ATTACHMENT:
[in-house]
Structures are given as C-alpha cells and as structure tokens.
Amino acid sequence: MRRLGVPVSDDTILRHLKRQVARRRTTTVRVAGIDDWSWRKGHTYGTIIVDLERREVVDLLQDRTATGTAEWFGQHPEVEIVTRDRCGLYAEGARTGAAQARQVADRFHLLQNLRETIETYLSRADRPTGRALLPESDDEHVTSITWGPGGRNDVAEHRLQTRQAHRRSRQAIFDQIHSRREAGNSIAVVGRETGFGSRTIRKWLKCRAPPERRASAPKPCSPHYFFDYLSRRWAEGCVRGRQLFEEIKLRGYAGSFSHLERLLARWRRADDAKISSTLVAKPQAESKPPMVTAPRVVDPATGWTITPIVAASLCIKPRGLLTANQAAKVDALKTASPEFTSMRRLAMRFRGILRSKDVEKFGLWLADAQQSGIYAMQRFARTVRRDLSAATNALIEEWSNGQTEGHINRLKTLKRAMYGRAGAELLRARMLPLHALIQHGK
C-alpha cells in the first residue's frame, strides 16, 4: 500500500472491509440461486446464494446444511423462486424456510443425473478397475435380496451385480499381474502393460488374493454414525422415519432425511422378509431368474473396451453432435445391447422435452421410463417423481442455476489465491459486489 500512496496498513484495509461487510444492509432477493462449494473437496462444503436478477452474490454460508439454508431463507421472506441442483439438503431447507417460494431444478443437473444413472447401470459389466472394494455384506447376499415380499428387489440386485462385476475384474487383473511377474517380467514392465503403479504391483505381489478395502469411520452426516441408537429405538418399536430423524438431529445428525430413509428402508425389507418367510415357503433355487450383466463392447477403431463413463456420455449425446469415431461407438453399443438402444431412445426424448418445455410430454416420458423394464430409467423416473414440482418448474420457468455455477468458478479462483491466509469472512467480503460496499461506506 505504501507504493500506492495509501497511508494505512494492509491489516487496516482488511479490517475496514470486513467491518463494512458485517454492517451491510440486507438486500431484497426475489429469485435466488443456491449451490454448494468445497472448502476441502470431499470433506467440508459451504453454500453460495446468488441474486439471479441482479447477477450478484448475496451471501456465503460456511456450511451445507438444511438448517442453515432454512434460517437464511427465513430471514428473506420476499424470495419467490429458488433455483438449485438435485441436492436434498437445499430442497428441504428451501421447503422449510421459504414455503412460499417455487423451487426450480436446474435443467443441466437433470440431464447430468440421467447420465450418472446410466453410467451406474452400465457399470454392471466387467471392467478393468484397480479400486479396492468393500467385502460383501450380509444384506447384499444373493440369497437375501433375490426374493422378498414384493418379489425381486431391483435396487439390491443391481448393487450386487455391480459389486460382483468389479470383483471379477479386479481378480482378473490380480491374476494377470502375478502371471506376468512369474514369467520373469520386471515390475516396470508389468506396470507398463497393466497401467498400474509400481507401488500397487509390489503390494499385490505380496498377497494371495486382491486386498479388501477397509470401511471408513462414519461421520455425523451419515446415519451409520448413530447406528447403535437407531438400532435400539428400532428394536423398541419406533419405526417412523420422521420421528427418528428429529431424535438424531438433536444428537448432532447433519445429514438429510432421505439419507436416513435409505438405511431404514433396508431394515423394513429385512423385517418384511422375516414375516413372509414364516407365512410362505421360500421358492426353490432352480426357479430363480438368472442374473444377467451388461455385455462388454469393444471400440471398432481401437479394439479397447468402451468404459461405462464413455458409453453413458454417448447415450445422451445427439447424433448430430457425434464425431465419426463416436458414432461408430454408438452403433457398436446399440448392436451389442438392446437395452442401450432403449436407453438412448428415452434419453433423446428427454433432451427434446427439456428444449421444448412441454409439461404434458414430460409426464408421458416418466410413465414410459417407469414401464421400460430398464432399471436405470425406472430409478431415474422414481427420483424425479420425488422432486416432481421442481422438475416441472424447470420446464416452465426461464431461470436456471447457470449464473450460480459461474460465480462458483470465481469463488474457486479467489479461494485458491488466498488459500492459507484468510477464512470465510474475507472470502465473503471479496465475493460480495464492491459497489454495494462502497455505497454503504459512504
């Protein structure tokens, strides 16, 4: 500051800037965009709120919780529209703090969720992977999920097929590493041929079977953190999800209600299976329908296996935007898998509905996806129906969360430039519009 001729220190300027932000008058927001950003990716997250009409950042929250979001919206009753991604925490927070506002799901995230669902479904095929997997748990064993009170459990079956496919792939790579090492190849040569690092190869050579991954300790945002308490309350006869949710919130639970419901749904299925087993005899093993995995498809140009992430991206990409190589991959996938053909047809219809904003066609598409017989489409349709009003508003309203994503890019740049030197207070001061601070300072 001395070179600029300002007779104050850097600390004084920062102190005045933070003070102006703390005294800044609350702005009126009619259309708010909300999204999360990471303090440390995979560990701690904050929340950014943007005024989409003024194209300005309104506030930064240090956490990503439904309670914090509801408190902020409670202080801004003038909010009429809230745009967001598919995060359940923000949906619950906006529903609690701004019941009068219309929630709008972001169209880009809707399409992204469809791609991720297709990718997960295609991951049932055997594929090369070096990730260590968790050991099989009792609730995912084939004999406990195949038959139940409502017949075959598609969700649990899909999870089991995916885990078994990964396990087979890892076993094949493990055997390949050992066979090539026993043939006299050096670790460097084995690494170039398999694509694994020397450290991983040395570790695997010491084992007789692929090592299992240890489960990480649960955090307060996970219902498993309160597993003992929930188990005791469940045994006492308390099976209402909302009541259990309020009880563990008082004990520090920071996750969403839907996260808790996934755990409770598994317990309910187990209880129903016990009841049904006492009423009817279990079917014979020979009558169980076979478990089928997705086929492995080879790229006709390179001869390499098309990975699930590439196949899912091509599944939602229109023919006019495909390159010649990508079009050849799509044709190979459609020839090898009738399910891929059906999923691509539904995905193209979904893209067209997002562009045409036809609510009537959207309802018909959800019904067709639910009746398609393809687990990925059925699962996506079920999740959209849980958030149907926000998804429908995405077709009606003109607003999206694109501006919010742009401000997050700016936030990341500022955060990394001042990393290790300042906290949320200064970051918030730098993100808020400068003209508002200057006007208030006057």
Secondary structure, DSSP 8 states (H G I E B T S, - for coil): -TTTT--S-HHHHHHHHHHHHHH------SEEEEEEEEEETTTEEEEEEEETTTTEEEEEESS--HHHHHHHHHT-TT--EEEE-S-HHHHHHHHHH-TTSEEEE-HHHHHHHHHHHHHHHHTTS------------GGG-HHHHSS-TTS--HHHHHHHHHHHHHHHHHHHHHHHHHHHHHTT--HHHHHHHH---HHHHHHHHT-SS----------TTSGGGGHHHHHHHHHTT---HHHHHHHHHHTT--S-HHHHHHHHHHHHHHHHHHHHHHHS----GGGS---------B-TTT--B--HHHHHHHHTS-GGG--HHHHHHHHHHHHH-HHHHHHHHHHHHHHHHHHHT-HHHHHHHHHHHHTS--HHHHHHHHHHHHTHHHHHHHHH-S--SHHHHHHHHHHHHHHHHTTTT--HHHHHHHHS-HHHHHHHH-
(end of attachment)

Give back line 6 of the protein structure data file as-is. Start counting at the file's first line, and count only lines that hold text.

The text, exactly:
Secondary structure, DSSP 8 states (H G I E B T S, - for coil): -TTTT--S-HHHHHHHHHHHHHH------SEEEEEEEEEETTTEEEEEEEETTTTEEEEEESS--HHHHHHHHHT-TT--EEEE-S-HHHHHHHHHH-TTSEEEE-HHHHHHHHHHHHHHHHTTS------------GGG-HHHHSS-TTS--HHHHHHHHHHHHHHHHHHHHHHHHHHHHHTT--HHHHHHHH---HHHHHHHHT-SS----------TTSGGGGHHHHHHHHHTT---HHHHHHHHHHTT--S-HHHHHHHHHHHHHHHHHHHHHHHS----GGGS---------B-TTT--B--HHHHHHHHTS-GGG--HHHHHHHHHHHHH-HHHHHHHHHHHHHHHHHHHT-HHHHHHHHHHHHTS--HHHHHHHHHHHHTHHHHHHHHH-S--SHHHHHHHHHHHHHHHHTTTT--HHHHHHHHS-HHHHHHHH-